The Man Who Didn’t Fit In

Norman Capit’s head jerked away from his computer screen. He knew whose knuckles produced the timid rapping that sounded from him office door was. Norman nervously cleared his throat. In this company, the suits upstairs left all the distasteful jobs to the office manager. “Come in, Auslander,” Norman said. The door opened. Adsel Auslander entered, his disconnected floating head, a foot and a half above his body, dipping to miss the door frame. “Have a seat,” Norman said, without emotion.

Auslander’s body fit itself into a red upholstered chair. “You wanted to see me, Mr. Capit?” Auslander’s head lazily circled his body.

Norman drummed his fingers and looked down at his shiny black shoes. Five of the last six months, Auslander had collected more of the company’s debts than any other employee. What he was about to do just wasn’t right. The bosses had decided, though. Normal looked up, gaze catching Auslander’s. “Auslander,” he said, compassion slipping into his voice despite himself, “we’re letting you go.”

Auslander looked shocked. “It’s about coming in late last Thursday, isn’t it?” Auslander’s fingers tightened. “I had a flat. I couldn’t help it. It won’t happen again.” The words came in a torrent.

Norman’s head shifted to one side. “It isn’t about performance.”

“Because I don wear a tie?” Auslander wailed. His head shot toward the ceiling, just missing the fluorescent lights. “I know it’s company policy, but what difference do ties make when we spend our days on the phone?”

“I agreed to look the other way on that rule when I hired you.” Norman secretly agreed with Auslander about the requirement’s absurdity, but it wasn’t smart for him to say so. “We’re letting you go because.... ” Norman squirmed. More than his underwear starting to ride down as he shifted in his seat contributed to his discomfort. “You just don’t fit in.” The words blurted out.

“You mean because I’m the only smoker who works here?” Auslander’s head sank to within six inches of his shoulders, then shot off across the room, arcing around Norman’s pole lamp. “I take cigarettes when the others take their coffee. Tell me how that costs the company anything!”

“Policy allows smoking outside during breaks. When I say that you don’t fit in, I mean that...”

“I’m a single father?”

“Actually, I admire you for taking care of your son after your wife left you. I think everyone here does. But, despite that, you don’t fit into this company because...” Norman’s voice drifted off. When subtlety fails, take the direct approach. Norman silently gestured toward Auslander’s floating head.

“Oh.” Auslander’s body slumped over. His head sank to his chest. “I should have known,” he muttered, dispirited eyes peering up over Norman’s desk.

“I know this doesn’t help, but I’m truly sorry.”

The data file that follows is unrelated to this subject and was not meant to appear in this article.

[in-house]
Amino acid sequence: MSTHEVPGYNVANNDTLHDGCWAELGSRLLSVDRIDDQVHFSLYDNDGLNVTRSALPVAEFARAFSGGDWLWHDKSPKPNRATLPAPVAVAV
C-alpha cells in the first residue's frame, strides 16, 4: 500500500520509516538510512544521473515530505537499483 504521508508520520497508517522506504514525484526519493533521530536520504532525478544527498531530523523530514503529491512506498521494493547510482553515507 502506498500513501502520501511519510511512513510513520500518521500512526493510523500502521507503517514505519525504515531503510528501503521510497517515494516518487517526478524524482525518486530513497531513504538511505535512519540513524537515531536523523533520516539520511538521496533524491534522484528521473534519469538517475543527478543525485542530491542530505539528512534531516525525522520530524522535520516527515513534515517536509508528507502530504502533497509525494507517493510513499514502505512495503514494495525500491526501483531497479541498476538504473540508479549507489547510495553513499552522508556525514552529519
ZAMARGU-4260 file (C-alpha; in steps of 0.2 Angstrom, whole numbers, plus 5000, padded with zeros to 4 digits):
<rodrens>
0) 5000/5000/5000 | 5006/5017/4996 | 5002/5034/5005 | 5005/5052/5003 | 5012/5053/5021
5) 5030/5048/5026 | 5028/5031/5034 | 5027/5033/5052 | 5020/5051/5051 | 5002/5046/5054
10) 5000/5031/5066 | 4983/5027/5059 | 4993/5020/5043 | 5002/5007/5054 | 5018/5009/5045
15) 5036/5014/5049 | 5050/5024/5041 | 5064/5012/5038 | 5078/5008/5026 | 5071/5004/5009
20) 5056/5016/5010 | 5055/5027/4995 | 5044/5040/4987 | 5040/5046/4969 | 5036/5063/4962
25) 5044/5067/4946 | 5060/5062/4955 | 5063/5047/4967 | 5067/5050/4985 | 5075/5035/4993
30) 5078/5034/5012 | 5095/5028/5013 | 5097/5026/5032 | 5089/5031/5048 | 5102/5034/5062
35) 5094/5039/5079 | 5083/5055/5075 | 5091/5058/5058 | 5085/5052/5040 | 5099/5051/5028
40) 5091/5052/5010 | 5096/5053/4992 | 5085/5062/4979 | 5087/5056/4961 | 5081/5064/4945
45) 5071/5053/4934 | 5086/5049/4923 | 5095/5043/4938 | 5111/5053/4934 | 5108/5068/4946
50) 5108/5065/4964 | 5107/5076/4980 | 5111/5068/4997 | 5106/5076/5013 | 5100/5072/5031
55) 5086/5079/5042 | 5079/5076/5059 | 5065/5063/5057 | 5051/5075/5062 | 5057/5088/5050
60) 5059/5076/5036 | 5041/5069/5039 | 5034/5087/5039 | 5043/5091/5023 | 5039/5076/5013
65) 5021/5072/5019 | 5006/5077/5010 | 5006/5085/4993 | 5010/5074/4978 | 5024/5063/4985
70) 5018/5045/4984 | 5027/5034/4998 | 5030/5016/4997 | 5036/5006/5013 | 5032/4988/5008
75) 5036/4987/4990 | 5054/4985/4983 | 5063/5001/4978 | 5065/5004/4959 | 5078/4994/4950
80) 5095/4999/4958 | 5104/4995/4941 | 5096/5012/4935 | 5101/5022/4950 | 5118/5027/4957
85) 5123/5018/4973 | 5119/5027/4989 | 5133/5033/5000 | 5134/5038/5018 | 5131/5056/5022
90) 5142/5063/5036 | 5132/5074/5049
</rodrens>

“This is the sixth job I’ve lost like this.” Auslander seemed to talk to himself instead of to Norman. “You might think telling your little boy that we won’t be able to afford ball games for a while would get easier after you done it enough.” Auslander rose from the seat, his head staying down. “It doesn’t, though.” His head floated back up toward his shoulders. “I’ll clean out my cubicle,” he said, gaze fixed on something hundreds of yards away.

“You get two week’s severance pay,” Norman said. The suits hadn’t authorized it. Well, if they wanted to argue about Auslander’s miserable pay, they could stuff it up their tight behinds.

“Thank you.” Auslander morosely trudged out the door.

Norman’s coiled flexible neck shifted on his shoulders. Its full three yards of length uncoiled. His neck shot out, carrying his head through the open door, following Auslander. “I hope you find something that works for you,” Norman soothed. “I really do.”

Other employees, sitting at their stations, uncoiled their necks and turned toward Auslander. Norman glared at them, as if to silently say, “Get back to work.” A dozen necks coiled back around a dozen shoulders.

Norman’s own neck snapped back to into place. He turned back to the computer. He tapped at the keys, fingers raising clicking noises. Maybe if he tried, he could stop thinking about poor Auslander, the man who didn’t fit in.

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Lawrence E Barker  Lawrence E Barker's website writes fiction that has often defied characterization. Not quite fantasy, not quite horror ... and sometimes not quite mystery, not quite western, etc. Lawrence lives just outside Atlanta, with his wife Pam and their assorted quadrupeds. Lawrence’s short story “Cyrus Fell’s Blues,” the story of a space alien vampire in rural Georgia in 1958, won the 2007 James Award. Lawrence’s latest novel, The Blood Red Sphere, a tale of the Mars that should have been instead of the Mars that is, is available from Amazon.com.